One such story of experimenting with innovative feedback mechanisms (told in Nudge) comes from Southern California, where an energy company gave people a ball called the Ambient Orb that glowed red when homeowners were using a lot of energy, and green when they were using very little. The effect of such a simple, but powerful and clear signal, was dramatic. Within a few weeks, Orb users had reduced their peak energy consumption by 40 percent.

With a few creative tweaks, the Orb might have cut down on energy use further. In Nudge, Thaler and Sunstein wondered what would have happened if the Orb played a selection of a user’s least favorite songs if her energy consumption went past some pre-set level. Might one person’s new energy conservation habits spread to select friends and family if information about their household usage was transmitted to their Facebook page?

Notice also what a crude device the Ambient Orb is. It displays no information about what machines are hogging energy. With only two colors, it tells users nothing about how much energy they are using or saving beyond the basic message of “more than usual” and “less than usual.” And it offers no information to users about the benefits of turning up the thermostat or washing dishes by hand. Yet, even with those limitations, to cut peak energy consumption by 40 percent is no small feat.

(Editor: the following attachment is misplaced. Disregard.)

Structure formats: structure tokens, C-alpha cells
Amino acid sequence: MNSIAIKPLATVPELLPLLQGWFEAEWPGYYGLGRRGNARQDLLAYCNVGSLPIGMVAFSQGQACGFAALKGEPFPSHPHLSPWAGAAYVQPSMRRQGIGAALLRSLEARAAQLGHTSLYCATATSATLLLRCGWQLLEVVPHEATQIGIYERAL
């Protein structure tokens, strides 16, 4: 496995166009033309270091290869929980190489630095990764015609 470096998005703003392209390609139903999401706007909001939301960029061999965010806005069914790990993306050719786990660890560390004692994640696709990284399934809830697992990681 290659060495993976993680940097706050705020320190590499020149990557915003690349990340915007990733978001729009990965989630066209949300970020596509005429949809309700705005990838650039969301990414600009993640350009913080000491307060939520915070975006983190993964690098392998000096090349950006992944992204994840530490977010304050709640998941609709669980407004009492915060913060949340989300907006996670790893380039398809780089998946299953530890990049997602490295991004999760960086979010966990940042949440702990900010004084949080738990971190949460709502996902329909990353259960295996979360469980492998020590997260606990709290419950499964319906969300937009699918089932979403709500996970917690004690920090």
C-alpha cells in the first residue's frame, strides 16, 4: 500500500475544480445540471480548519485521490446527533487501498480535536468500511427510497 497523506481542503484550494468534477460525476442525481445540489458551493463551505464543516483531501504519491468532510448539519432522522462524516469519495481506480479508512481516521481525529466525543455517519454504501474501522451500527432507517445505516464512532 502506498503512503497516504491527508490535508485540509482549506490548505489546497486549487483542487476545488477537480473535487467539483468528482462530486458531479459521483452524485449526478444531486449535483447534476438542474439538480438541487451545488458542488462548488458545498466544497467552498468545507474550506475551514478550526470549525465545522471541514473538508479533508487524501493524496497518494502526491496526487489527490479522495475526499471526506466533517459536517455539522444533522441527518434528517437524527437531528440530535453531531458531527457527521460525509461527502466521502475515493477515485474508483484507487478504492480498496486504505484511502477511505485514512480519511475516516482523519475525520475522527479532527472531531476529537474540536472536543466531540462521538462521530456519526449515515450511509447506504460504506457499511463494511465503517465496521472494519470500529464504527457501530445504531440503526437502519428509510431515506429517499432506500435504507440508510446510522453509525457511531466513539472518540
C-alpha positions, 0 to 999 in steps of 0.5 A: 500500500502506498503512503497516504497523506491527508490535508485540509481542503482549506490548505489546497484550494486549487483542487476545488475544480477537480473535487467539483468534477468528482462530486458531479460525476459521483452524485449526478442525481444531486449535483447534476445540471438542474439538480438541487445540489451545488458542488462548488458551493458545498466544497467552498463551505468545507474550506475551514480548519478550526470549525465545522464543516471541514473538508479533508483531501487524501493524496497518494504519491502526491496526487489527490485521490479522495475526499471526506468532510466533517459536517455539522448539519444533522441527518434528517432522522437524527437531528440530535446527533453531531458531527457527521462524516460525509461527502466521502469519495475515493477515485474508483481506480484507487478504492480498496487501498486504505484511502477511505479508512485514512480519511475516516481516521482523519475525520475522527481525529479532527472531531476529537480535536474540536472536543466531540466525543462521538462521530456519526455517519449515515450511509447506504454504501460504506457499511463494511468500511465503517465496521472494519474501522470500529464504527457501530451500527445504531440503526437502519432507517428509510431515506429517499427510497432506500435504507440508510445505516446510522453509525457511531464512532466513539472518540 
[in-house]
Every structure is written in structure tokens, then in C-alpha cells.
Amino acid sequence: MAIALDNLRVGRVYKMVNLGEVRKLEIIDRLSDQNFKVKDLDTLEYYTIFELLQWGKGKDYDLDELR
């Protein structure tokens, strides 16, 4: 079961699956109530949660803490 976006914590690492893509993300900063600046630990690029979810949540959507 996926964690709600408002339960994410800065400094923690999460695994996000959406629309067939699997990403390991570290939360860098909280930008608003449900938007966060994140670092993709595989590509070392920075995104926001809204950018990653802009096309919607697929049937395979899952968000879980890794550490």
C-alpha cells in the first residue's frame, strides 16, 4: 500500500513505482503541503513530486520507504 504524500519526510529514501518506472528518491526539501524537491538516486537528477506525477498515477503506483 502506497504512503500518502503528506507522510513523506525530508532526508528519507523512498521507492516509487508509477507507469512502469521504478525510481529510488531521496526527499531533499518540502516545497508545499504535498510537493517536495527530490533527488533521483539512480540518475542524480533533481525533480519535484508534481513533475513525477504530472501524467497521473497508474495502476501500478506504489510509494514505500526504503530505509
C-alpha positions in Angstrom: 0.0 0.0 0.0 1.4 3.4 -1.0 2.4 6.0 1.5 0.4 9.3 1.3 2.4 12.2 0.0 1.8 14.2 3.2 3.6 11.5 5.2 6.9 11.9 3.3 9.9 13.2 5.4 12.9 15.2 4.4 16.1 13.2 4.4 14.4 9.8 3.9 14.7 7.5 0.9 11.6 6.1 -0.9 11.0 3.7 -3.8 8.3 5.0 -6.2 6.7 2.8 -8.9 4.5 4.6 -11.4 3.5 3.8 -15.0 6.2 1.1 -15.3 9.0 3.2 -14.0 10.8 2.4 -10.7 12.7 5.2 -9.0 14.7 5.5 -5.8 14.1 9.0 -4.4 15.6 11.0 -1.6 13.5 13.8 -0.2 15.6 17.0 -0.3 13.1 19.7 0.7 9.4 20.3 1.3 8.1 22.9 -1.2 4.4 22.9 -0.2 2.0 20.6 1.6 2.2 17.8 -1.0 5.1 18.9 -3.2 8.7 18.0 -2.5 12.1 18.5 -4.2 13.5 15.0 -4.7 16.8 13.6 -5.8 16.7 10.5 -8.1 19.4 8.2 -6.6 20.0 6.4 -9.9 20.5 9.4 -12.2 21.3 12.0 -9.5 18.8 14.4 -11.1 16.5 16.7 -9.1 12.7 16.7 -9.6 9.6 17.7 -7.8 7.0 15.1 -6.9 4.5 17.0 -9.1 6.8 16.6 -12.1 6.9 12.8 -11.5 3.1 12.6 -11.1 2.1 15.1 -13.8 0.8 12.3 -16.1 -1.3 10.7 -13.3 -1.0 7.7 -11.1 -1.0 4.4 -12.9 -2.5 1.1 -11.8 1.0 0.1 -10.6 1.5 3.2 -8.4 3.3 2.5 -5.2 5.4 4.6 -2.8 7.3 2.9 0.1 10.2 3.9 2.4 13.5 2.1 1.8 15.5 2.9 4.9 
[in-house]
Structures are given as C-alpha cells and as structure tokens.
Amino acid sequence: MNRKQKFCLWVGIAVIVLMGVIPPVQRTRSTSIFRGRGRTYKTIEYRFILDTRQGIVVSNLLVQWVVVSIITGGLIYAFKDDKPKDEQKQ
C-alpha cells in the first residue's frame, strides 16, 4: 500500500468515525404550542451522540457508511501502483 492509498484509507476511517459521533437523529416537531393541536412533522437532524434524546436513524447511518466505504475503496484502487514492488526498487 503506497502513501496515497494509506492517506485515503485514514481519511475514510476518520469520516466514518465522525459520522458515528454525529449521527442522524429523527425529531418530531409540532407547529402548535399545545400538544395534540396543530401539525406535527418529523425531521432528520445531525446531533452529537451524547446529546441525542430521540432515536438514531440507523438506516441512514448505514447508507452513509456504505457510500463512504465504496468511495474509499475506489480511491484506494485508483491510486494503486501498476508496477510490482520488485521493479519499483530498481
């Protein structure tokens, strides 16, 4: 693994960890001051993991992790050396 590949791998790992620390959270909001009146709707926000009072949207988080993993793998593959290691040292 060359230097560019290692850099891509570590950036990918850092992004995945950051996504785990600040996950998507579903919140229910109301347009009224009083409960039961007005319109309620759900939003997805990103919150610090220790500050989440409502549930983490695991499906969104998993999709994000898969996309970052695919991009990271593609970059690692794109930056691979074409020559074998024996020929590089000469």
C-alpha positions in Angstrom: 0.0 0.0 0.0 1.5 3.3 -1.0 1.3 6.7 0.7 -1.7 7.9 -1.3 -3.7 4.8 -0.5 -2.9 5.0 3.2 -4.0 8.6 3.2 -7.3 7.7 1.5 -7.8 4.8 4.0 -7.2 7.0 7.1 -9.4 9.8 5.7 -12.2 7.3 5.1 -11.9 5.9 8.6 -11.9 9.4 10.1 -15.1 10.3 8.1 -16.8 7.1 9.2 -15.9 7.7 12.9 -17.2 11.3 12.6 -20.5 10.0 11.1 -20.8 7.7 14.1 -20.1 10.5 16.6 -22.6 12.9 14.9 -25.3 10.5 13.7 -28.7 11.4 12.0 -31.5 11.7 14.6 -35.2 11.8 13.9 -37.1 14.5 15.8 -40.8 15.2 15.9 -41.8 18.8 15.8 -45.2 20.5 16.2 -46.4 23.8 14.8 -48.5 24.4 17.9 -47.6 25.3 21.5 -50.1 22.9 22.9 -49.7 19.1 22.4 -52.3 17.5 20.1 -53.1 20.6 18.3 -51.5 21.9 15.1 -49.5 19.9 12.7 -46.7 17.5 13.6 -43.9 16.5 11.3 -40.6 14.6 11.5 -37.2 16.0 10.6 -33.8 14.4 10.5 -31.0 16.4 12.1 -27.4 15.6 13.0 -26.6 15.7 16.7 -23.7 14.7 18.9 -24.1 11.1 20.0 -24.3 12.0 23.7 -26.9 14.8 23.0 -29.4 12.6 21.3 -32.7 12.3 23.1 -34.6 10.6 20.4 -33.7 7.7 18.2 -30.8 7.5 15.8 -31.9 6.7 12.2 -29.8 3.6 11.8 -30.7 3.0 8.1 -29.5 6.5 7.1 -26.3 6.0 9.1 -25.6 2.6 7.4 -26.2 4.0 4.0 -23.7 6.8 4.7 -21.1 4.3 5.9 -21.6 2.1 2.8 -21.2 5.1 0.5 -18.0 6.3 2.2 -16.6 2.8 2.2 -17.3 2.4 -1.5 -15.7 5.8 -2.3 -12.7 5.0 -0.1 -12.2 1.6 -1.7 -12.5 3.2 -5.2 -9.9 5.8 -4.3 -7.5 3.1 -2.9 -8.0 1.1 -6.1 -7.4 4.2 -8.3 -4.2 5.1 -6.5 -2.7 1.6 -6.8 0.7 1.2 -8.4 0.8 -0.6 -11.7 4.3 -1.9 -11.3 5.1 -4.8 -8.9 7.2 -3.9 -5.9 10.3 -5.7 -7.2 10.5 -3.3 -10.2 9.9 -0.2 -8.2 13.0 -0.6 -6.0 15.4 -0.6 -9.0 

From a decision-making perspective, the feedback potential of smart grid technologies like smart meters, smart energy panels, and smart appliances is enormous. Not only does it offer consumers new information, but it also enables them to experiment with new behaviors to see which ones can save money without completely upending their current habits. The development of these technologies will have to cognizant of how consumers make energy decisions. Simply dumping huge amounts of new information in consumers’ laps is unlikely to be a great help. The great challenge will be in designing systems that provide rich amounts of energy information in ways that are as easy to understand and act upon as the Ambient Orb. If successful, you’ll know why you paid what you did last month and why you’ll pay less this next month.

The post was adapted from a post that appeared on ItsYourSmartGrid.com, a blog about energy and smart grid technology that is affiliated with General Electric.